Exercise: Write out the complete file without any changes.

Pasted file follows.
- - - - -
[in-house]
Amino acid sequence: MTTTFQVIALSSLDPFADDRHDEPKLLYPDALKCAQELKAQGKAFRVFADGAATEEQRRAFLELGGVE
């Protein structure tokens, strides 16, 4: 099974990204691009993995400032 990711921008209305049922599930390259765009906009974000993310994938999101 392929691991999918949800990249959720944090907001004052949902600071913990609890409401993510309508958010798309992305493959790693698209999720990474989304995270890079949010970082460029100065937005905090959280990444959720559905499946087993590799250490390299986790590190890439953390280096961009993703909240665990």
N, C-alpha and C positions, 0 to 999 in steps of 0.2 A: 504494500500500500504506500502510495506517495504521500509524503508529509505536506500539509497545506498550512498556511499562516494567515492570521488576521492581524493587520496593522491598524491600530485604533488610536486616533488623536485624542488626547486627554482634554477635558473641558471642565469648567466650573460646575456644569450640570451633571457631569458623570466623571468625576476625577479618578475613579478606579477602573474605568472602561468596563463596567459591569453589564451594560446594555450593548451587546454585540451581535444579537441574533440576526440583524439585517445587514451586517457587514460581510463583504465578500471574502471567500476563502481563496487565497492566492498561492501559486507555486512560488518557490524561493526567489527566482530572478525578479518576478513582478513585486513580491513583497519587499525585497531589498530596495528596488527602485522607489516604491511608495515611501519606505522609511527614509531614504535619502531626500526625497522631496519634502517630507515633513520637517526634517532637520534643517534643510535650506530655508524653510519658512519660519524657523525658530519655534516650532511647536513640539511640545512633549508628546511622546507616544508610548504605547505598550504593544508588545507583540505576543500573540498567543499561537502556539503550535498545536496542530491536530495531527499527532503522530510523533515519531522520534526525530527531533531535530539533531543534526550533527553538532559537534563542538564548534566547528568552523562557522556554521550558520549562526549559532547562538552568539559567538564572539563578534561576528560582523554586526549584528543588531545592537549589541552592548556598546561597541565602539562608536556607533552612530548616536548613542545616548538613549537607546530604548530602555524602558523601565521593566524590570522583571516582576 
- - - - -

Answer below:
[in-house]
Amino acid sequence: MTTTFQVIALSSLDPFADDRHDEPKLLYPDALKCAQELKAQGKAFRVFADGAATEEQRRAFLELGGVE
């Protein structure tokens, strides 16, 4: 099974990204691009993995400032 990711921008209305049922599930390259765009906009974000993310994938999101 392929691991999918949800990249959720944090907001004052949902600071913990609890409401993510309508958010798309992305493959790693698209999720990474989304995270890079949010970082460029100065937005905090959280990444959720559905499946087993590799250490390299986790590190890439953390280096961009993703909240665990």
N, C-alpha and C positions, 0 to 999 in steps of 0.2 A: 504494500500500500504506500502510495506517495504521500509524503508529509505536506500539509497545506498550512498556511499562516494567515492570521488576521492581524493587520496593522491598524491600530485604533488610536486616533488623536485624542488626547486627554482634554477635558473641558471642565469648567466650573460646575456644569450640570451633571457631569458623570466623571468625576476625577479618578475613579478606579477602573474605568472602561468596563463596567459591569453589564451594560446594555450593548451587546454585540451581535444579537441574533440576526440583524439585517445587514451586517457587514460581510463583504465578500471574502471567500476563502481563496487565497492566492498561492501559486507555486512560488518557490524561493526567489527566482530572478525578479518576478513582478513585486513580491513583497519587499525585497531589498530596495528596488527602485522607489516604491511608495515611501519606505522609511527614509531614504535619502531626500526625497522631496519634502517630507515633513520637517526634517532637520534643517534643510535650506530655508524653510519658512519660519524657523525658530519655534516650532511647536513640539511640545512633549508628546511622546507616544508610548504605547505598550504593544508588545507583540505576543500573540498567543499561537502556539503550535498545536496542530491536530495531527499527532503522530510523533515519531522520534526525530527531533531535530539533531543534526550533527553538532559537534563542538564548534566547528568552523562557522556554521550558520549562526549559532547562538552568539559567538564572539563578534561576528560582523554586526549584528543588531545592537549589541552592548556598546561597541565602539562608536556607533552612530548616536548613542545616548538613549537607546530604548530602555524602558523601565521593566524590570522583571516582576 